At the heart of all mathematics are numbers. Rest assured, there are lot of numbers built into every core. In physics, tensors are important because they provide a concise mathematical framework for formulating and solving physics problems in areas such as mechanical design. The Tensor Core forms a multi-dimensional array with a uniform type that creates opposing torque forces on an asymmetric map. The product resembles a stronger, more powerful symmetric core model that blends the line between top-drawer asymmetric and the more traditional symmetric approach thanks to a modest touch of asymmetry between the Y and Z axes.This is a unique concept in the Storm line will fit the needs of many. No balance hole? No problem. Pro shop operators can drill the Tensor Core like they used to with intent to put a flare-increasing hole in a specific spot. The slim intermediate differential accomplishes the same feat without any extra effort.R4S has the highest reactivity of any Reactor™ series cover and bridges the gap between mid-range Thunder™ Line and high-end Premier™ Line balls. Being a hybrid formulation, users can expect a wide array of benefits to be found on a multitude of conditions..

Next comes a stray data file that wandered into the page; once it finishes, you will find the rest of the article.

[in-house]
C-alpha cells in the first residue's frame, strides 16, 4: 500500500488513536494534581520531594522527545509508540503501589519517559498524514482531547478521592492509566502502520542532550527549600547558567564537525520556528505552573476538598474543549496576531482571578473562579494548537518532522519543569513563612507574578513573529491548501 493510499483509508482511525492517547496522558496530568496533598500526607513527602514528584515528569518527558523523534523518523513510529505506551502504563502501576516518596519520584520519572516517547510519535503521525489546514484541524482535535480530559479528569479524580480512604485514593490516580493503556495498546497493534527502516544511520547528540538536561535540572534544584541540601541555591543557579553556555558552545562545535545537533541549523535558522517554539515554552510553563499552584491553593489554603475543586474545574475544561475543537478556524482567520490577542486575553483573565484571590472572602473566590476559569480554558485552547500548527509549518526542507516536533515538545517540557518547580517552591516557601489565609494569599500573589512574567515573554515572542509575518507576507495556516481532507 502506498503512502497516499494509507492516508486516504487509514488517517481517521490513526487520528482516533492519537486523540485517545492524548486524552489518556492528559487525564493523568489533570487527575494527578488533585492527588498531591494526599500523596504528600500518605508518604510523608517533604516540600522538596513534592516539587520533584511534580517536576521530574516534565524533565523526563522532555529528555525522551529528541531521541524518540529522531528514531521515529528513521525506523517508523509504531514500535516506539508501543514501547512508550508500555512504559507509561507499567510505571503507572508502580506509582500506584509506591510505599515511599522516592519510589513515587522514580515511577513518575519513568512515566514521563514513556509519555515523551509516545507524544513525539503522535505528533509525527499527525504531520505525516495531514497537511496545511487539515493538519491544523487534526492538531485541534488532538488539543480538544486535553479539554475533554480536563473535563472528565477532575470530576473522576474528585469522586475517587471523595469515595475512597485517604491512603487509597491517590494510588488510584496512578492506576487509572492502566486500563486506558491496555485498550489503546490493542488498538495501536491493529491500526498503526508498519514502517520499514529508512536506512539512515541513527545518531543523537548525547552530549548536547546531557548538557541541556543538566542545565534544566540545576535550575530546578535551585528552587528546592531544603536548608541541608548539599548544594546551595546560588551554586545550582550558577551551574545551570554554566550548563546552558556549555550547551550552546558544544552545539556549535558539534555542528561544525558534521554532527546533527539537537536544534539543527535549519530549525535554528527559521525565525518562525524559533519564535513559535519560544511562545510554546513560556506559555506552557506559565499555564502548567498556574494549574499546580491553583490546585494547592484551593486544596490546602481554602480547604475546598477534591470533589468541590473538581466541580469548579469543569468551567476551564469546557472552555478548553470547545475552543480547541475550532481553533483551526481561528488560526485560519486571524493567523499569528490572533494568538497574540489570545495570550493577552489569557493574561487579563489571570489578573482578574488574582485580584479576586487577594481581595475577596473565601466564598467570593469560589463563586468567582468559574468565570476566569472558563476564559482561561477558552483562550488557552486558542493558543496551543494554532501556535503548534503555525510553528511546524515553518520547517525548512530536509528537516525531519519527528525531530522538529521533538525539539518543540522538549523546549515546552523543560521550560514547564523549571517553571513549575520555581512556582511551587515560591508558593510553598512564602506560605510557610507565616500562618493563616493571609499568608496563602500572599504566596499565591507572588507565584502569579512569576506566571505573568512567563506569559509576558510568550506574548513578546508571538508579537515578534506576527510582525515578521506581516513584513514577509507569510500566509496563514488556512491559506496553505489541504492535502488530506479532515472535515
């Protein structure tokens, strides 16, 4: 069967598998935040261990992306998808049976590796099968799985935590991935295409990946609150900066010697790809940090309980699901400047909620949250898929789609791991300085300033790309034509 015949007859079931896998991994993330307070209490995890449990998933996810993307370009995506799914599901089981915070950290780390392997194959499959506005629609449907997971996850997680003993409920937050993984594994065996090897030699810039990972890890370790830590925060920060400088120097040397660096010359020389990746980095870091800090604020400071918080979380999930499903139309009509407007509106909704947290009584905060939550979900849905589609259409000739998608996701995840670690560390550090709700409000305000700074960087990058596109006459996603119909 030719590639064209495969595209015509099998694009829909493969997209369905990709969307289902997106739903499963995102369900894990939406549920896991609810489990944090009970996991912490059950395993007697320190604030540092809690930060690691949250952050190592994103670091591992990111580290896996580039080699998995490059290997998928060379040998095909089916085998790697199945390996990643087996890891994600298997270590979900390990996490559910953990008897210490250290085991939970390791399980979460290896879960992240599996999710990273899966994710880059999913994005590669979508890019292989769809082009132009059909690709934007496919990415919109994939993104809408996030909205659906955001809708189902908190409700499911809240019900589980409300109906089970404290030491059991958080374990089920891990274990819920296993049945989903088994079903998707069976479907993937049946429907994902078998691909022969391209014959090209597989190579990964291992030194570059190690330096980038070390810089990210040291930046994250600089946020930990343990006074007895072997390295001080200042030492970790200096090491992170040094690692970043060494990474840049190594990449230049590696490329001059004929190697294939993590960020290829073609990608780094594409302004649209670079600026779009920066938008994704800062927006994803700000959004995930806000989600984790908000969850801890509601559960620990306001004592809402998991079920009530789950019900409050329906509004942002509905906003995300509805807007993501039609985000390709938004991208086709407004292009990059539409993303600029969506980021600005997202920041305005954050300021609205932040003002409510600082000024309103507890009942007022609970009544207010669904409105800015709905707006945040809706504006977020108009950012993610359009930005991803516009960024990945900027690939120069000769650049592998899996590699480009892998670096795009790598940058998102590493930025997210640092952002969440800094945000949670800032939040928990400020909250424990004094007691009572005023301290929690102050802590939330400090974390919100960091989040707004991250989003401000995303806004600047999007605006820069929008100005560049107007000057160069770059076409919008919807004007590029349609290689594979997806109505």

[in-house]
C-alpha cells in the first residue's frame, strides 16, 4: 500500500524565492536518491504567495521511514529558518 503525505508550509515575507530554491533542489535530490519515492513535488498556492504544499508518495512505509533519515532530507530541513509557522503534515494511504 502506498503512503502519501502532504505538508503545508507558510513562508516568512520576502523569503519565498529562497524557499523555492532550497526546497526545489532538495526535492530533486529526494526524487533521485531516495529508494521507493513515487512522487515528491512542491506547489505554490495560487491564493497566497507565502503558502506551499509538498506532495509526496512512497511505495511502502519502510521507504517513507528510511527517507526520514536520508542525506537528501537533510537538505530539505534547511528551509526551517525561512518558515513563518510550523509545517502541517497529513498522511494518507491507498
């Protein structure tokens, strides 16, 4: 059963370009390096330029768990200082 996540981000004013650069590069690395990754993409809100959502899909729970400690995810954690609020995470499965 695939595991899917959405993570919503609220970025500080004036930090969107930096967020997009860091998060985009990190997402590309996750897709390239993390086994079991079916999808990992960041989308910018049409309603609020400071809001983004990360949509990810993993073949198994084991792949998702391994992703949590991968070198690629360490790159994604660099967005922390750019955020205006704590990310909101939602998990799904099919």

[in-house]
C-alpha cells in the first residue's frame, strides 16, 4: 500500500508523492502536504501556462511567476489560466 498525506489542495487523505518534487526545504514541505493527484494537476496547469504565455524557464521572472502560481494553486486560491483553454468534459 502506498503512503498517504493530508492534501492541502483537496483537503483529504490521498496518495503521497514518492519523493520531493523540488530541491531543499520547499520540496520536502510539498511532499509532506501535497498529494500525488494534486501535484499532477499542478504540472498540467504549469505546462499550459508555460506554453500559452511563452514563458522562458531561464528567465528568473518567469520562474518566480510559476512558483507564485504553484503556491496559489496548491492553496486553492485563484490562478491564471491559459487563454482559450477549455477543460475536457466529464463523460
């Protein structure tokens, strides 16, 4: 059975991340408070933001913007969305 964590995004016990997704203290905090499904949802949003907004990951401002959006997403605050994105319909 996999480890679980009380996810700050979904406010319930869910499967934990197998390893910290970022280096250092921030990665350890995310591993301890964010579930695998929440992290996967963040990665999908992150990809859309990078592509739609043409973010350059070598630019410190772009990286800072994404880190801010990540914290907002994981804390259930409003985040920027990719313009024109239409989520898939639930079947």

Coverstock: R4S™ Hybrid Reactive

Finish: 3000 Grit

Core: Tensor™ Core

Radius of Gyration (RG): 2.48

Differential (Diff): .050

Intermediate Diff .013

Fragrance: Cherry Vanilla

Storm Bowling Balls

$174.95
$144.95